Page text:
It’s ‘College Week’ at NBC6, and last week I was asked to comment on camera about student debt. Which I did… reluctantly… because I’d much rather talk about how families can minimize or outright eliminate student debt. Which if mismanaged, can be onerous and life altering (and not in a good way).
The report aired at 5pm tonight (9/30). Here’s what I said that made the cut:
- College debt has surpassed $1 Trillion; was $400 billion in 2004
- Average Student Debt for the class of 2012 was $29,400 (view clip)
- Seven in ten college seniors (71%) who graduated in 2012 had student loan debt
- We’ve set a new record: one-in-five HH now owe student loan debt, and this is probably understated because that number doesn’t factor families that have used credit cards, home equity or borrowed from their retirement funds to finance college
Now, here’s what I said that I wish had made the cut, but didn’t!
- That student debt CAN be avoided with the right Admissions Strategy. More than 2/3 of matriculating students this Fall received some sort of price break (a tuition discount), often in the form of either a need-based and/or merit-based institutional grant/scholarship; and the average discount rate reached an all-time high of 46%. In college today, there is the list price and then there is the Net price. What college will cost you is a much more ‘elastic’ number than the price you see published on the school’s website or brochure. Your price (the % of list that you’ll be expected to contribute) will be based on which schools your child is applying to, whether/for what reasons/ and by what means those schools ‘discount’ and how well you can demonstrate either/or both your family’s financial needs and your child’s ‘value’.
- That high ‘tuition’ is not necessarily predictive of student indebtedness at graduation; financial aid policies (many ‘pricey’ schools have taken no-loan or loan-limited financial aid pledges and graduate far fewer indebted students than ‘less expensive’ alternatives) and graduation rates are also important indicators. UF, for example, is the only public university in Florida with a better than 50% 4-year graduation rate… those unplanned extra years add up. Click here to check the student loan policies of the schools on your list; and click here to check their 4 and 6 year graduation rates.
- And finally, should you have an unmet need for your student’s education, know that not all Debt is Equal. Subsidized student loans are better than unsubsidized, for example — and all student loans will likely have better terms than parent loans which are as predatory in some cases as payday advances (huge origination fees, interest rates and penalties)… and finally, all of these are likely better than any private student loan. If you do find yourself considering student loans, here are a few additional pointers: 1) Look beyond your school’s lender list; 2) Exhaust all federal loan options before looking elsewhere; 3) Always ask about the fine print, ask, for example, whether a loan comes with an up-front discount or a waiting period.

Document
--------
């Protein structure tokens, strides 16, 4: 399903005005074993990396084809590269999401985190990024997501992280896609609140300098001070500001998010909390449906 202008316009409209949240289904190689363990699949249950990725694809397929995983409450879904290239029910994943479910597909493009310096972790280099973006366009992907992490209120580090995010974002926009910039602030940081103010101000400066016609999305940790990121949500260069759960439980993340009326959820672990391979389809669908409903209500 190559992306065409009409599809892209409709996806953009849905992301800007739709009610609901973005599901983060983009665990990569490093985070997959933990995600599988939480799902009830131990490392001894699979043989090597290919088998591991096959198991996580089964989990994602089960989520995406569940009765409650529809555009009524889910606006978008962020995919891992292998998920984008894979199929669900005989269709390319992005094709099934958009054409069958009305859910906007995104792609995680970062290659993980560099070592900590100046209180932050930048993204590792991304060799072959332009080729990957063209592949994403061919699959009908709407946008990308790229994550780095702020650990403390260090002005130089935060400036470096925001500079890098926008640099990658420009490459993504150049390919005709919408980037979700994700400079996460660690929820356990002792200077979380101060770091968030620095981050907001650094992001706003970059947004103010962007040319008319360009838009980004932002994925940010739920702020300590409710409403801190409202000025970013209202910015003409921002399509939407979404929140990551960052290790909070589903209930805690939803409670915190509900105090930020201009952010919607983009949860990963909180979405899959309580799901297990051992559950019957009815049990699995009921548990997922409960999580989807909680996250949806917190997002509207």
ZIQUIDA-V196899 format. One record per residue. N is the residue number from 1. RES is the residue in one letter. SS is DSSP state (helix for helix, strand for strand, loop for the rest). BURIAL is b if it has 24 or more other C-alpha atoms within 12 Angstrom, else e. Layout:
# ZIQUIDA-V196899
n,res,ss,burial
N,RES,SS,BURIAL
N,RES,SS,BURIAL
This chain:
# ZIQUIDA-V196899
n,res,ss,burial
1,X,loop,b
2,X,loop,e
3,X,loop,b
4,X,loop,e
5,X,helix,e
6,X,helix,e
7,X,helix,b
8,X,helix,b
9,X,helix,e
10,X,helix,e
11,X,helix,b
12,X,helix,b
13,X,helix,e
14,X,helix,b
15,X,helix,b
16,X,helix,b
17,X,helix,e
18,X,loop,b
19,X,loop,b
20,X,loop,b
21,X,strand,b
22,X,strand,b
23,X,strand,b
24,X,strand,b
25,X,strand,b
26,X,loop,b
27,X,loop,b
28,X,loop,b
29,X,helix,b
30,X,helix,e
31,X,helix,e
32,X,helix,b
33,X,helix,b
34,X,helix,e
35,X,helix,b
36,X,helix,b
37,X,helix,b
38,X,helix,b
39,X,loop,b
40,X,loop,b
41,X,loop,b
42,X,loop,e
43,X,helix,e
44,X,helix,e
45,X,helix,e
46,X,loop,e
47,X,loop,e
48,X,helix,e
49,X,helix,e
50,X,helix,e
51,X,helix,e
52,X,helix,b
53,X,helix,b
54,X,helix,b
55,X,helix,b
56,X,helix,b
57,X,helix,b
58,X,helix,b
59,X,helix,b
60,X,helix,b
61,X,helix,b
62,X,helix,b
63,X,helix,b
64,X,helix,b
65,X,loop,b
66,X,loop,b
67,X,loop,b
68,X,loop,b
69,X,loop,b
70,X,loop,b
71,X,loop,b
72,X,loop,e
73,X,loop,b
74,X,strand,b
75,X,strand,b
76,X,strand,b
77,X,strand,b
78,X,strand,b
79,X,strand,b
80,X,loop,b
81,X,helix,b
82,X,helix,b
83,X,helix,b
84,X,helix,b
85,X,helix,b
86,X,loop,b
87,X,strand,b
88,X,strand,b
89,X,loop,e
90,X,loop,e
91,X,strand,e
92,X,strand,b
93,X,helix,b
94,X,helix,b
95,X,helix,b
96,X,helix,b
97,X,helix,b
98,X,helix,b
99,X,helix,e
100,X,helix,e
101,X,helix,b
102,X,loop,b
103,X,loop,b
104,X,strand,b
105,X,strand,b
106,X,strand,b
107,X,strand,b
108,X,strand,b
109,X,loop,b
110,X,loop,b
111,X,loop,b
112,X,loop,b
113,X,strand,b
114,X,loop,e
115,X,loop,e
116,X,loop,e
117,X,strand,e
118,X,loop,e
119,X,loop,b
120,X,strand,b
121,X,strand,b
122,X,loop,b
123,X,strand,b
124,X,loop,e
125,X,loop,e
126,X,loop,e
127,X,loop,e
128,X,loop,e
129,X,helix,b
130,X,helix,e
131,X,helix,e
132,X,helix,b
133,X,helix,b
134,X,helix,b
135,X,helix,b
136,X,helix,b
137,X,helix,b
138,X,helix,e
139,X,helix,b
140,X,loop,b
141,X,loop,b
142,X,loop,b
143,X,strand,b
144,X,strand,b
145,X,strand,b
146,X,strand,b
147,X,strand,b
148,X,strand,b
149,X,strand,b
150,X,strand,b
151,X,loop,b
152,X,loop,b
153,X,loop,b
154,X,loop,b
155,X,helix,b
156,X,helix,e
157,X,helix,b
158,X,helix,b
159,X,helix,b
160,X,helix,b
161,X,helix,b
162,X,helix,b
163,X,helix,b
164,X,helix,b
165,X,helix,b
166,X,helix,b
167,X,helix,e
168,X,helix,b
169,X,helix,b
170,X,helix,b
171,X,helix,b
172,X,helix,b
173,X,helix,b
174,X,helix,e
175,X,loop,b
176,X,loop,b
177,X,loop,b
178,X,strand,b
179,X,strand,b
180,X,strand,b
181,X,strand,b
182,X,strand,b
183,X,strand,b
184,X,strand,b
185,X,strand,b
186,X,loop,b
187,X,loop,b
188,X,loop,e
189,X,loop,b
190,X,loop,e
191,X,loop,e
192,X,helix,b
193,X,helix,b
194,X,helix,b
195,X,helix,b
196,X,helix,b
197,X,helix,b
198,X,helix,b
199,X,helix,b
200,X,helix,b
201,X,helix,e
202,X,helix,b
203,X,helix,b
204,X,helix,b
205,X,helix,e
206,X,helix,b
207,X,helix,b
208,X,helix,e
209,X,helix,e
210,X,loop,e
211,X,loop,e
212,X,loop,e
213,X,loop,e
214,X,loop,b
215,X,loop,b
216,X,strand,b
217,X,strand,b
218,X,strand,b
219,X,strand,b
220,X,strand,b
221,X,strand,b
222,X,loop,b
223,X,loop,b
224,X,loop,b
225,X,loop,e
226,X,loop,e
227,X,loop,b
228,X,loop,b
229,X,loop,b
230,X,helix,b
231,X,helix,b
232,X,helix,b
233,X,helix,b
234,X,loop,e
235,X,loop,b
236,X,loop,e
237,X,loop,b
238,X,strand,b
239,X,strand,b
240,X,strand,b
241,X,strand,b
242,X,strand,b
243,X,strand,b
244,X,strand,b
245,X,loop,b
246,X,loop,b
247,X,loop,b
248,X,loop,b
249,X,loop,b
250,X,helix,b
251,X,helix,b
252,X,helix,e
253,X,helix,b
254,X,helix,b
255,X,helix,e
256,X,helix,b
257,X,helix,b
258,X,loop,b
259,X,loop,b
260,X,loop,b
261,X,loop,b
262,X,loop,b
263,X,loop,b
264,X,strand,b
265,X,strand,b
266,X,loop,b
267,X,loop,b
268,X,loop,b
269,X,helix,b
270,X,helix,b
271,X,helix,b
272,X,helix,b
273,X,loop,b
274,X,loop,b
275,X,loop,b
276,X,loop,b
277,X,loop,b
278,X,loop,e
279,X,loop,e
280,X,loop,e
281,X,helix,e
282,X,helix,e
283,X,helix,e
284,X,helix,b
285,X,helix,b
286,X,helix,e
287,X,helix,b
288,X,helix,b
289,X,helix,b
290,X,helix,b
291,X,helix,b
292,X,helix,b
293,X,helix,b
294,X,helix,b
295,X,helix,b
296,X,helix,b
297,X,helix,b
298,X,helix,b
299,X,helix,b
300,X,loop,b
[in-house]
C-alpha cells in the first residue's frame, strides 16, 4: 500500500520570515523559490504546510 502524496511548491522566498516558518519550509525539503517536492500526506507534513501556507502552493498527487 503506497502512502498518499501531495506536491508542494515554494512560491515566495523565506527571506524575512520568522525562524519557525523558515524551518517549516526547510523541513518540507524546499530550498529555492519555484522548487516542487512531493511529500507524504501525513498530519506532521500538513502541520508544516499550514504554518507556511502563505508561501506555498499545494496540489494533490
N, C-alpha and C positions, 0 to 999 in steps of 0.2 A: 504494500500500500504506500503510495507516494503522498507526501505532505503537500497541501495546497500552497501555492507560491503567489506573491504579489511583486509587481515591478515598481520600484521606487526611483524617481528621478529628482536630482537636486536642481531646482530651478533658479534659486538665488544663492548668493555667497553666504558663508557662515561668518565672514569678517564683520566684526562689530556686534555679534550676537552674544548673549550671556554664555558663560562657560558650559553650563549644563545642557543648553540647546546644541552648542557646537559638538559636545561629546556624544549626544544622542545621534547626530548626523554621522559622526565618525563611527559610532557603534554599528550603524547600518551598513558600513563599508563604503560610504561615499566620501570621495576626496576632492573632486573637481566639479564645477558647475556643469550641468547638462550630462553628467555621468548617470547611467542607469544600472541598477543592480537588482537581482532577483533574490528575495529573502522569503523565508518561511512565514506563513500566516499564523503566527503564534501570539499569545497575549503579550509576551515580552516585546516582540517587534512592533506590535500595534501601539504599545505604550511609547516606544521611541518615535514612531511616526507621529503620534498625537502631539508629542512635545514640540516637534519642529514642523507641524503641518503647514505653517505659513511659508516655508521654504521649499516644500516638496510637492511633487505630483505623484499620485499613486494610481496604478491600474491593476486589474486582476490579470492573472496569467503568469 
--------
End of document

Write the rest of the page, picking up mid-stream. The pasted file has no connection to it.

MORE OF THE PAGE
And all of this actually brings up an important and timely Admissions point. At this time of year I get asked a lot about the merits of applying Early Decision (the binding type). It’s a complicated response because although Admit rates are generally higher for ED candidates (especially for athletes and legacies), it’s definitely not appropriate financially-speaking for many people (maybe most people). You can click here to read more about Early Decision and Early Action and to determine for yourself what might be best for your family.
Bottom line is this: when it comes to how college works today, financing should neither be an after thought, nor an ‘after-your-accepted’ thought. Funding and affordablility need to be as integral to your family’s college research and your child’s Admissions considerations as major, student life, after-graduation destination etc. Because admissions dovetails with funding… understanding how they intersect and more specifically where your family’s opportunities lie.. will help your student target and get into schools that meet their needs and your budget. There are rules and nuances to getting in and getting a discount for college; and I’ll be discussing both (the rules and the nuances) at my class in Pinecrest on October 16th. This is the last college planning class that I will be holding this year. It’s both free and open to the public. If you have high school students at home and would like to know how you should help them go about finding, getting admitted to and paying for college, then I hope to see you there.
Among other topics I’ll be covering:
- How to compile a list of schools that maximize chances at both admissions, merit and need-based financial aid
- The crucial questions parents should ask of every school on their student’s college list
- How a ‘pricey’ private college can cost less than a state school, even considering Bright Futures and FL Prepaid
- Why it’s taking, on average, 5+ years to graduate from college today and how to buck this trend
- The Biggest Mistakes Made w FL Prepaid and other 529 plans
- How to decipher the complex financial aid formula and identify rules that can cost you (or save you) thousands of dollars
Once again, this event is will not cost a single penny, and I promise that you will leave with valuable information that can save a typical middle class parent thousands of dollars (not to mention their sanity).
Click here to register and to get more info. I look forward to seeing you there.